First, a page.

Summary (Masterplots, Fourth Edition)
Ilya Ilyitch Oblomov is a Russian landowner brought up to do nothing. As a child he was pampered by his parents, even to the point where a valet put on and took off his shoes and stockings for him. The elder Oblomovs lived a bovine existence. Their land, maintained by three hundred serfs, provided them with plenty of money. Their days were taken up with eating and sleeping; they did nothing until an absolute necessity arose.
The chief influence on Oblomov during his childhood came from a German, a steward on a neighboring estate, who acted also as a tutor. Young Oblomov went to school at his home and there found his only boyhood friend, the German’s son, Andrey Stolz. When the boys grew up, their lives seemed from the first destined to different ends. Stolz was sent off by his father with a few resources to make his way in the world, but among those resources was a great deal of practical experience. Within a few years, Stolz was able to amass considerable wealth for himself and to become a respected, vital businessman.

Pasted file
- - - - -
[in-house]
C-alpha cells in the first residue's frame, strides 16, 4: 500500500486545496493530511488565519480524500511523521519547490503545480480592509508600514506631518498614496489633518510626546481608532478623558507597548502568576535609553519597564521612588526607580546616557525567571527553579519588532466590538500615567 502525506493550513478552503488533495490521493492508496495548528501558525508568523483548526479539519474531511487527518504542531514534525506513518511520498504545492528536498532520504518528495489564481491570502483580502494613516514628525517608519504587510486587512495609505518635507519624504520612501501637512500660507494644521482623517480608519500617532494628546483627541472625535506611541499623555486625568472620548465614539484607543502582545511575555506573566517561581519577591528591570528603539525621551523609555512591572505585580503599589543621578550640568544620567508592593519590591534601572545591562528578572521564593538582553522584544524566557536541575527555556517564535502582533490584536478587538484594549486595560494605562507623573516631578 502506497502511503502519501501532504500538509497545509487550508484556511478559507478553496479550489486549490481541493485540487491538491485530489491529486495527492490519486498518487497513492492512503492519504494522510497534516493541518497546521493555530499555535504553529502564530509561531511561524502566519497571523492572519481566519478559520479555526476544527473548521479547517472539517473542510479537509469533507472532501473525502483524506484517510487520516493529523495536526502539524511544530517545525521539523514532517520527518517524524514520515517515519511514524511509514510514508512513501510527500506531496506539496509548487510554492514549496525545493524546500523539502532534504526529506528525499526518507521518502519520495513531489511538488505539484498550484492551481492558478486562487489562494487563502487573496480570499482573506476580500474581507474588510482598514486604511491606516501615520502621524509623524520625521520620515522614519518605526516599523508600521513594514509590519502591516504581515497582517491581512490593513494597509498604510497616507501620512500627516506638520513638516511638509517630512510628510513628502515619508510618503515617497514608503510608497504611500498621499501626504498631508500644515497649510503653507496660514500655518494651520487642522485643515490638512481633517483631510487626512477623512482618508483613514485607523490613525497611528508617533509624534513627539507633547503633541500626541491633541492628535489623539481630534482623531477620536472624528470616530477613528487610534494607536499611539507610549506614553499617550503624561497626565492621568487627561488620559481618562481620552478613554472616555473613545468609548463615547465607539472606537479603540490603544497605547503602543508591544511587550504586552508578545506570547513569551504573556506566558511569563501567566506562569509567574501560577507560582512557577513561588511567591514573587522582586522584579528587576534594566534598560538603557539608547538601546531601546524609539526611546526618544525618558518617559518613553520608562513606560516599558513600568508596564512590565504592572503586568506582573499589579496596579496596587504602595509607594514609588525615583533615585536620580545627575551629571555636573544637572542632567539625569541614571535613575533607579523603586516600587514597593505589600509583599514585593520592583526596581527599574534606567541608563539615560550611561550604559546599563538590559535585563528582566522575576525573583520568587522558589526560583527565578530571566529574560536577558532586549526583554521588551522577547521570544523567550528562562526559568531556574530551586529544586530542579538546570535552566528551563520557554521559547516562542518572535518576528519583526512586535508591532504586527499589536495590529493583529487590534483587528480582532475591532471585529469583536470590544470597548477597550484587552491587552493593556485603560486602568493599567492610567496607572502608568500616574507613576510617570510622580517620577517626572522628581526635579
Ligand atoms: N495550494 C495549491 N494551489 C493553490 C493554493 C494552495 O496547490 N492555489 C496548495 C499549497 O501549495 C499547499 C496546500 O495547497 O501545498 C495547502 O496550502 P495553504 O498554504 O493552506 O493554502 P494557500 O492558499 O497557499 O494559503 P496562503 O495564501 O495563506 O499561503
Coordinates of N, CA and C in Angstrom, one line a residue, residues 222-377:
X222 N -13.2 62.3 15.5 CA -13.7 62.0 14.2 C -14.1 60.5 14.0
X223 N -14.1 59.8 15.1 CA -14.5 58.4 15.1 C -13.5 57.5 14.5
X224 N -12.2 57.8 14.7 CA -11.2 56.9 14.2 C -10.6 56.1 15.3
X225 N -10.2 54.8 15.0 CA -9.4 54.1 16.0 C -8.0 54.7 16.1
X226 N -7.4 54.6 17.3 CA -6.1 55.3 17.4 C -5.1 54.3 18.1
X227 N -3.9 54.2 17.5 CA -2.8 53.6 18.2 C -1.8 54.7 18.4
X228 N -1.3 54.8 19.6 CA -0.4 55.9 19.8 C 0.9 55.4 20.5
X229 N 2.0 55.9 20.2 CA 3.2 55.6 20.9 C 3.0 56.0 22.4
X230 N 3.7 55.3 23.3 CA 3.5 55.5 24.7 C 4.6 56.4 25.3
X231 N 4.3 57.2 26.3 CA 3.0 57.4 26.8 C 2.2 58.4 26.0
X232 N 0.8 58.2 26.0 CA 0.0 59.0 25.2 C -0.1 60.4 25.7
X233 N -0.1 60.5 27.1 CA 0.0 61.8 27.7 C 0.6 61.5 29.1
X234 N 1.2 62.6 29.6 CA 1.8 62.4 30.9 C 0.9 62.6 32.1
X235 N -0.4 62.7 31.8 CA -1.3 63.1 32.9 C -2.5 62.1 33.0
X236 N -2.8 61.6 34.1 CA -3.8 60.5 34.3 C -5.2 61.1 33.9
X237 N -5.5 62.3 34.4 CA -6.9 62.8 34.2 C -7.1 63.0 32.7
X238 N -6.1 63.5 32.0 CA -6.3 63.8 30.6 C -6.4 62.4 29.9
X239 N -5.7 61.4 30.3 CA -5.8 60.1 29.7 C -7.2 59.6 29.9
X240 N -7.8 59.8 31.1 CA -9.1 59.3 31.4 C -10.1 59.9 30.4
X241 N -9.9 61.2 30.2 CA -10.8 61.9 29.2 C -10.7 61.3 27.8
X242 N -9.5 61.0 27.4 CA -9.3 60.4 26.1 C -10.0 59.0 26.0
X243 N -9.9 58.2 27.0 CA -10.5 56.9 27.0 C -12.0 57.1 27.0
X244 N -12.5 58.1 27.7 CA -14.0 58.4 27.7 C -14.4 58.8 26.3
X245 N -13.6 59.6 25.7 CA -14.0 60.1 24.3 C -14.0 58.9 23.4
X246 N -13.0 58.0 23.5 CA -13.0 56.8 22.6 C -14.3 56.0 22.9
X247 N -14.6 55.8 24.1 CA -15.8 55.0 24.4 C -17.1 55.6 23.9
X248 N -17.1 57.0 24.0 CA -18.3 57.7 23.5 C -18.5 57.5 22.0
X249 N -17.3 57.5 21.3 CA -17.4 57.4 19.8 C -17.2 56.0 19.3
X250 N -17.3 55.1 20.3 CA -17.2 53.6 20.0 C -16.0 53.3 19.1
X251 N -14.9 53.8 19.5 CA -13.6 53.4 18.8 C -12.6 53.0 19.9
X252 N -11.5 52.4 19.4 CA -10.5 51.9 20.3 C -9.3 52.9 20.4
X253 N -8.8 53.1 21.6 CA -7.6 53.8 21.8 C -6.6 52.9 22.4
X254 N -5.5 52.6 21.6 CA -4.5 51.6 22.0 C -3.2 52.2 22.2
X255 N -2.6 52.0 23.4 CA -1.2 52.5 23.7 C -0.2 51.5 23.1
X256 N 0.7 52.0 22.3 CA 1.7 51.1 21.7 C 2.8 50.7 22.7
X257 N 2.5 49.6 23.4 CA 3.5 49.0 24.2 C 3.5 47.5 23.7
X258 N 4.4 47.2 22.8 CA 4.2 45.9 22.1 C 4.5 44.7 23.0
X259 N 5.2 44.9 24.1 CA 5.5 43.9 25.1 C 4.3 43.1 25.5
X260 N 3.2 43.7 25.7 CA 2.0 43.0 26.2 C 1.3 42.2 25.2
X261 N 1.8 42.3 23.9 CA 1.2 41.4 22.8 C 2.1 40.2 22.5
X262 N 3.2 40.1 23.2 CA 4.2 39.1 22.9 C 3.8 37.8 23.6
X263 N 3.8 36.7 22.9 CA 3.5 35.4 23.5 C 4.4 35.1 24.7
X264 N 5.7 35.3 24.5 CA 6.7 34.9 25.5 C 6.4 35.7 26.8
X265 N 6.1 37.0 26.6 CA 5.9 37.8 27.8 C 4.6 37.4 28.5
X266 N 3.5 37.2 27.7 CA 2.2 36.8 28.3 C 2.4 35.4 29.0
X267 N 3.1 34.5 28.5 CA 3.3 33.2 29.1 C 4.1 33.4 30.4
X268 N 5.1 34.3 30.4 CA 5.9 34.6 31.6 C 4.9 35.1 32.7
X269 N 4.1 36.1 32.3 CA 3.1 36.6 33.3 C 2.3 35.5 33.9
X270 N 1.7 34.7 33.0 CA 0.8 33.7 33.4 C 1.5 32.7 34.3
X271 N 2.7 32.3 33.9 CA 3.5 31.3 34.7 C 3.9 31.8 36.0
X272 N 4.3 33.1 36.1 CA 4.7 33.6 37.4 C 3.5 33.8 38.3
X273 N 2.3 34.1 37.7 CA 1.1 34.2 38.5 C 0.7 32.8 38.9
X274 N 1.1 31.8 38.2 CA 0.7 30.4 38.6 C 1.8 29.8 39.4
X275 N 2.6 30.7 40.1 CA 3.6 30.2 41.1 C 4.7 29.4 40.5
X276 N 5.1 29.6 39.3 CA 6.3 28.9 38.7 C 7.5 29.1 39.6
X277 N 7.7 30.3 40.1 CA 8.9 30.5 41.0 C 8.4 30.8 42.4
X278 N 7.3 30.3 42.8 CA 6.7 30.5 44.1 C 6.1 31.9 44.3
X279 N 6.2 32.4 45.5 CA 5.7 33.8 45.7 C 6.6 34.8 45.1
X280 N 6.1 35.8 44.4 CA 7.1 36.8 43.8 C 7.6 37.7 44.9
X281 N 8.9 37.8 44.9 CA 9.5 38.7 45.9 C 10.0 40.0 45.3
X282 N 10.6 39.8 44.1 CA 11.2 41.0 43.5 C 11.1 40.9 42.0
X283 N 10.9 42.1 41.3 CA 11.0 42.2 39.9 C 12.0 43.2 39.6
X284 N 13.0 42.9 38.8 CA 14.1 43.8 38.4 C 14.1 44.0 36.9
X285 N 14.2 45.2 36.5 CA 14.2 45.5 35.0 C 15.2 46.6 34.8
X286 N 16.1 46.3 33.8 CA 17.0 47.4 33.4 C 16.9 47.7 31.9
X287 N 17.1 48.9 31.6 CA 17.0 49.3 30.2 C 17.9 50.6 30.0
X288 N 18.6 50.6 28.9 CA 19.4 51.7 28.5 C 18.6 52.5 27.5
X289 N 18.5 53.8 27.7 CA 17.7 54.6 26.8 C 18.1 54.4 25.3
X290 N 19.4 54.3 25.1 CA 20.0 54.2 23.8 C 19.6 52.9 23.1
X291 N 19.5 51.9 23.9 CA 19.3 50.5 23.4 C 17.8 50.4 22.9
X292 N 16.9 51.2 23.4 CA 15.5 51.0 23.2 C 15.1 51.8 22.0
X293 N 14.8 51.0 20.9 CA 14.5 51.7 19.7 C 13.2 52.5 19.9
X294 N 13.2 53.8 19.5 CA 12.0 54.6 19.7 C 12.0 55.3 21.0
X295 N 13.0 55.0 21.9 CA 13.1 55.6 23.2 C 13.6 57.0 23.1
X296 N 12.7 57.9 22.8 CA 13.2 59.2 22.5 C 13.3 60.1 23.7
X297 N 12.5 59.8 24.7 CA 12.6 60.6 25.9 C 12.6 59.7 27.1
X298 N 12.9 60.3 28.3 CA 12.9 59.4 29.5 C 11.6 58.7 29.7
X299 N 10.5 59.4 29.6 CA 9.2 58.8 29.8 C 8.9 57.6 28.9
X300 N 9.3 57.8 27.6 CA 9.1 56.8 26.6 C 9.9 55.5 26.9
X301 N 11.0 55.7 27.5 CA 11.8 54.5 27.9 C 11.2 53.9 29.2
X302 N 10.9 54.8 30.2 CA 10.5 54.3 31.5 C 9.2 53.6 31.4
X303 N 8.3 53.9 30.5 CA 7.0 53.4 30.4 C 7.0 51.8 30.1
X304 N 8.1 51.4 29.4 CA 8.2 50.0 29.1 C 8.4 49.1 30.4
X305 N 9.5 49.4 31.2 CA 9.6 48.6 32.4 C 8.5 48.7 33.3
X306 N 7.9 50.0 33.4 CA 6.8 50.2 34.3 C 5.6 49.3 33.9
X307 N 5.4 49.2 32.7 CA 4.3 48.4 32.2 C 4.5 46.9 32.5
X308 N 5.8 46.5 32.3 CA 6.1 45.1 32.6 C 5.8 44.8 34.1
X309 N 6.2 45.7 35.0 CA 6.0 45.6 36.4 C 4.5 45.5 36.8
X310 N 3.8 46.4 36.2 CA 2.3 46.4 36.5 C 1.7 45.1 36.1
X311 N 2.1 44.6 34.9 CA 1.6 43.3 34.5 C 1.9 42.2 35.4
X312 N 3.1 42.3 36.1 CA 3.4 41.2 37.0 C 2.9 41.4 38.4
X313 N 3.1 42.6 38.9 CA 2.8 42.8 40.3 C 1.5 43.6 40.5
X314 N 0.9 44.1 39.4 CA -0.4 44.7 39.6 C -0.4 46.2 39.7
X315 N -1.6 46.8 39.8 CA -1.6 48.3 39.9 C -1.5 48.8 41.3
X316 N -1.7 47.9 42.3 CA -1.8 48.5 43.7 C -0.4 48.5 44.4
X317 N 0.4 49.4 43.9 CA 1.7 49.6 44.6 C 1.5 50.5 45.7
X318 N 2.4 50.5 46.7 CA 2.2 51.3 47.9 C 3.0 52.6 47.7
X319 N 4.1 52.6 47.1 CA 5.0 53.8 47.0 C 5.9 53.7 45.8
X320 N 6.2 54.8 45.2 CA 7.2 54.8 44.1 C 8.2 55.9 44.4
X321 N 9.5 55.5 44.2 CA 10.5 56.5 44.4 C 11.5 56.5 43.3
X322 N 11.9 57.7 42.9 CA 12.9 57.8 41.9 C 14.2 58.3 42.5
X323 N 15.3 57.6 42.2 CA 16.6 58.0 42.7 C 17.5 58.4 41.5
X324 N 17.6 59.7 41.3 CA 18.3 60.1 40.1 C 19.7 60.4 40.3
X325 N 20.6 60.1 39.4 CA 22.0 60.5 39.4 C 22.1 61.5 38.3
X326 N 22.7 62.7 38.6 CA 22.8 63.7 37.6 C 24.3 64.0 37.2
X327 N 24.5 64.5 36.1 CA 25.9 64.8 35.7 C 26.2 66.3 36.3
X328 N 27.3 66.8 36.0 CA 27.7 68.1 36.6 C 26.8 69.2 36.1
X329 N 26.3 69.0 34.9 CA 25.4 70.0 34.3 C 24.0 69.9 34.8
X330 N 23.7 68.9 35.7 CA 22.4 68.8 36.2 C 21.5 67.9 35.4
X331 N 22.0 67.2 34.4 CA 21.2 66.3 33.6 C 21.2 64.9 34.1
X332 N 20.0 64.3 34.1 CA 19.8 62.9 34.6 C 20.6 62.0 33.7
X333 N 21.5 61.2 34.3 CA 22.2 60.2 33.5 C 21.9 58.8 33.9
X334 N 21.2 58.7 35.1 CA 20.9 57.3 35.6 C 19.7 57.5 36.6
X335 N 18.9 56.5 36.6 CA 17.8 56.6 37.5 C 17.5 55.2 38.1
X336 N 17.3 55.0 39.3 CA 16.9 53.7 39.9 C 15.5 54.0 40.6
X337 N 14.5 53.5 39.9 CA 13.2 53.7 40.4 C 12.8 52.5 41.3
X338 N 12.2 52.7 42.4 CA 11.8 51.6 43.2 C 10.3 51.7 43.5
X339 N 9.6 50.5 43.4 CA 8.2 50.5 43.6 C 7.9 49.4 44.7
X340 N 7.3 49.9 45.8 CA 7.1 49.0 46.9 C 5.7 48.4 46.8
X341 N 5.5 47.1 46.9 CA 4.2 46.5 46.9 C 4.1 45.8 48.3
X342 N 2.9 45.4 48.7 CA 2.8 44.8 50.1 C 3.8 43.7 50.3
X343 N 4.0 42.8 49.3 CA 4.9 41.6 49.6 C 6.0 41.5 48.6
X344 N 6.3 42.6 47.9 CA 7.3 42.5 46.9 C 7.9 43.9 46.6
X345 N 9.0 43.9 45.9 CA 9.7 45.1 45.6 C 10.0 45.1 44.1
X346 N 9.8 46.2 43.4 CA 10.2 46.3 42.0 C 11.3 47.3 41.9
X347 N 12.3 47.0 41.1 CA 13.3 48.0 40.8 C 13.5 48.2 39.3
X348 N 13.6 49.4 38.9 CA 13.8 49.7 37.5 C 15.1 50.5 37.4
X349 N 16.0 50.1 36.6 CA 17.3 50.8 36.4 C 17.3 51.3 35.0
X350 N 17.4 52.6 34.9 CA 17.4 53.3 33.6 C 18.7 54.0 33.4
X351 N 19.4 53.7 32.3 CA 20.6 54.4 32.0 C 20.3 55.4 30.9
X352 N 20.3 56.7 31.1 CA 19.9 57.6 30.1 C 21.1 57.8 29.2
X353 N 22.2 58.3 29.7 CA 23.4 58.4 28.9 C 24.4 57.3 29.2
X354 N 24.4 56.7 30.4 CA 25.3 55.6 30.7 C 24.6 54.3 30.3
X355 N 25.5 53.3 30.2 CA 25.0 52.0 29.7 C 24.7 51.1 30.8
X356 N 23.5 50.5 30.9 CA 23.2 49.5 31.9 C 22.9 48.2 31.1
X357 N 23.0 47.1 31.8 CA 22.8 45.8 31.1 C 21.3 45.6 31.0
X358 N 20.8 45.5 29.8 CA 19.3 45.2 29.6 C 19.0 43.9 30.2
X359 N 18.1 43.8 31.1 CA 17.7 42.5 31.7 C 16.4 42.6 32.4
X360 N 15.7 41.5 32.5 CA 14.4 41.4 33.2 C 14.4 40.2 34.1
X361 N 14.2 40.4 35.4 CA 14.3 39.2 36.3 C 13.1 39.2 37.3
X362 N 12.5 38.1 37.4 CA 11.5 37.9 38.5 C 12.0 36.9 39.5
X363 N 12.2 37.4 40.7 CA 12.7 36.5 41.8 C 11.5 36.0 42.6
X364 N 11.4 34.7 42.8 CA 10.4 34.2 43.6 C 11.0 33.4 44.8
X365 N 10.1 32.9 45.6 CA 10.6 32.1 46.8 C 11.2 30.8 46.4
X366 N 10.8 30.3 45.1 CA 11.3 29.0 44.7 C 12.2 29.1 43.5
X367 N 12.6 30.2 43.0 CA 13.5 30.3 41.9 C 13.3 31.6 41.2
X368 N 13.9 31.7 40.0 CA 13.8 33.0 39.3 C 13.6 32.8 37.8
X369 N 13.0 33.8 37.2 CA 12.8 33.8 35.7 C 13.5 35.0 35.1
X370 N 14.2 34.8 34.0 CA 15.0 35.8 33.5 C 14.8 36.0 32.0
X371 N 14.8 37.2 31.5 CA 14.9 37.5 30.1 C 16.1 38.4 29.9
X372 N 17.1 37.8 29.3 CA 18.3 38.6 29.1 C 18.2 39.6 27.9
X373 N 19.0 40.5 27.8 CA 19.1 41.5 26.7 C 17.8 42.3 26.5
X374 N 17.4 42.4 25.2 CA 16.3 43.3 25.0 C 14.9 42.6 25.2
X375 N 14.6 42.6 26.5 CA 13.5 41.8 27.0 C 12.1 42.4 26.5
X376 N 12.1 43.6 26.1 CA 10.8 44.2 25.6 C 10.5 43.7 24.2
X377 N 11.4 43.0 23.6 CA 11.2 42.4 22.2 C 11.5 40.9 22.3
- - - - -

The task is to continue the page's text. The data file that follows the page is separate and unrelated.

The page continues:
Oblomov, on the other hand, finished college after doing only enough work to get his diploma. He then became a clerk in a government office, one of the few positions considered an honorable post for a gentleman in Russia. Before three years elapsed he resigned from his post, ostensibly because of ill health but actually because he could not bring himself to accomplish all his duties; he felt that the work was simply too much...
(The entire section is 1162 words.)
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